Tag: turkey

Duplicitious Alliances

The chief of US Central Command Gen. Joseph Votel visited Kobani and Raqqa front lines in Syria yesterday to reassure Kurdish and Arab allies in Syrian Democratic Forces (SDF) that the US is still with them. While he urged the SDF to continue the offensive against ISIS-held city, SDF commanders warned him in no uncertain terms that should the Turkey-backed jihadis attack Manbij, the Raqqa offensive will be over and their forces will withdraw to defend their territory in the north.

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 Taking pressure off Raqqa is precisely the outcome both Turkey and ISIS sought when they agreed to a deal to surrender al-Bab to FSA jihadis in secret talks with Turkish chief of staff in the United Arab Emirates last week. ISIS fighters will retreat and consolidate their forces around Raqqa while Turkey, having caused the failure of the Raqqa offensive by attacking Manbij, can re-portray itself as the only force capable of taking on ISIS. Thus the western efforts to destroy ISIS can be hampered, delayed or otherwise abandoned.

Is the US too blind to see this ploy? On the contrary, Turkey has long signaled that it considers the SDF as greater threat to its interests than ISIS. Turkey only started its campaign to drive ISIS from border areas with Syria when they realised that, after Manbij, the US-backed Kurdish-Arab alliance were going to liberate al-Bab. The US is too wrapped up in its formal NATO alliance with Turkey to acknowledge Turkish president Erdogan’s destabilising duplicity for what it is.

Following General Votel’s visit CENTCOM twitter account published several photographs showing SDF fighters fresh out of their training and getting their uniforms and AKs. An image of a US-made anti-IED mine vehicle being delivered to the SDF also circulated. These are not necessarily positive developments for Kurds. In the photo captions, the Arab part of the SDF, Syrian Arab Coalition, was specifically mentioned several times, while Kurds and their Peoples’ Protection Force (YPG) went distinctly unnamed.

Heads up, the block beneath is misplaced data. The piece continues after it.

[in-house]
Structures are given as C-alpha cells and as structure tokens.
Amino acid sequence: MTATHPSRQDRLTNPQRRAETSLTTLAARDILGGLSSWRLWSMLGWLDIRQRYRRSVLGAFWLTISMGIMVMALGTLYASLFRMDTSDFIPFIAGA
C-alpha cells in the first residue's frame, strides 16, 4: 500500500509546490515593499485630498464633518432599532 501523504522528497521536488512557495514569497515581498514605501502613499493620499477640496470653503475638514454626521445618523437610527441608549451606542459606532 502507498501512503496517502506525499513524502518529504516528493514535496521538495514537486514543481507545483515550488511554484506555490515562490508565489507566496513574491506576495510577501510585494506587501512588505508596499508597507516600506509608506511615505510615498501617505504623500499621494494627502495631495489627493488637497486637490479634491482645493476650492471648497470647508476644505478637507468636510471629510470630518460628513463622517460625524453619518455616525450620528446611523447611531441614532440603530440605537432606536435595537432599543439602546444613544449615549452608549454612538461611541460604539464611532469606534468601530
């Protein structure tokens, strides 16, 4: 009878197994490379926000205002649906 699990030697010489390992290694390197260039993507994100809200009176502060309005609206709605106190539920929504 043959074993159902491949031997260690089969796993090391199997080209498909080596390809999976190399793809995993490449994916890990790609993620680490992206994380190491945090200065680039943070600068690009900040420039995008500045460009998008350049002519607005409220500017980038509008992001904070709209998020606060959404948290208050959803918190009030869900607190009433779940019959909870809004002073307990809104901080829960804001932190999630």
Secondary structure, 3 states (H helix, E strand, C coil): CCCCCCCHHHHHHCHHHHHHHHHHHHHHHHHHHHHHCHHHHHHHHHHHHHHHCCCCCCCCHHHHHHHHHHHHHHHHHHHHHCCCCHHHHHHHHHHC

Kurds and their Arab allies have every reason to be wary of the strength of the US commitment for the SDF. The so-called real-politik may yet cause the Americans to abandon the only trusted pro-western secular force in Syria in favour of a motley crew of jihadis backed by an unreliable NATO ally.

The Battle for al-Bab

The battle for al-Bab, in Syria, rages on. In an increasingly crowded combat zone around the ISIS-held town, Turkish forces and their jihadist Free Syrian Army (FSA) proxies are in a race with Syrian Army and allied militia to be the first to capture the town. Russian air strike killed 3 Turkish servicemen and wounded 11 others yesterday in what Kremlin called a “friendly fire” incident. Kurdish-led Syrian Democratic forces (SDF) can only watch from sidelines as their resources, along with American support, are diverted further south towards ISIS capital Raqqa.

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It is now a matter of when al-Bab falls and what happens afterwards.

Continue reading “The Battle for al-Bab”

On Barbaros Sansal controversy

Barbaros Şansal is a Turkish fashion designer who calls himself a “tailor’s apprentice.” He is a cultural critic, TV host, producer, performer, and a university teacher. He is charming as well as abrasive; controversial while also entertaining. He is a flamboyant gay activist who was expelled from Turkey’s LGBT “Pink Life Association” for transphobic comments.

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On new year’s eve, Sansal posted a video on social media from Turkish Northern Cyprus, where he was holidaying, to his fans in Turkey. Following a short rant about the country, he ends with, “drown in your own shit, Turkey.”

Yesterday Sansal survived a lynch attempt in Istanbul airport after Turkish Cypriot government expelled him for insulting Turkey. Today he was arrested and is to face the court on “incitement’ charges.

This is the speed of turnaround for AKP government opponents now. From ordinary Facebook users to famous fashionistas to seasoned journalists, nobody can say they can speak freely in Turkey anymore. Criticism of the ruling power is considered an insult to the whole nation and may land one in jail, if not in hospital, within a short amount of time.

This particular controversy also proved convenient to the government as it deflected attention from ISIS-claimed Reina club attack in Istanbul. If only the police, not to mention lynch mobs and vigilantes, were as quick and eager to round up known ISIS supporters as they were with Sansal.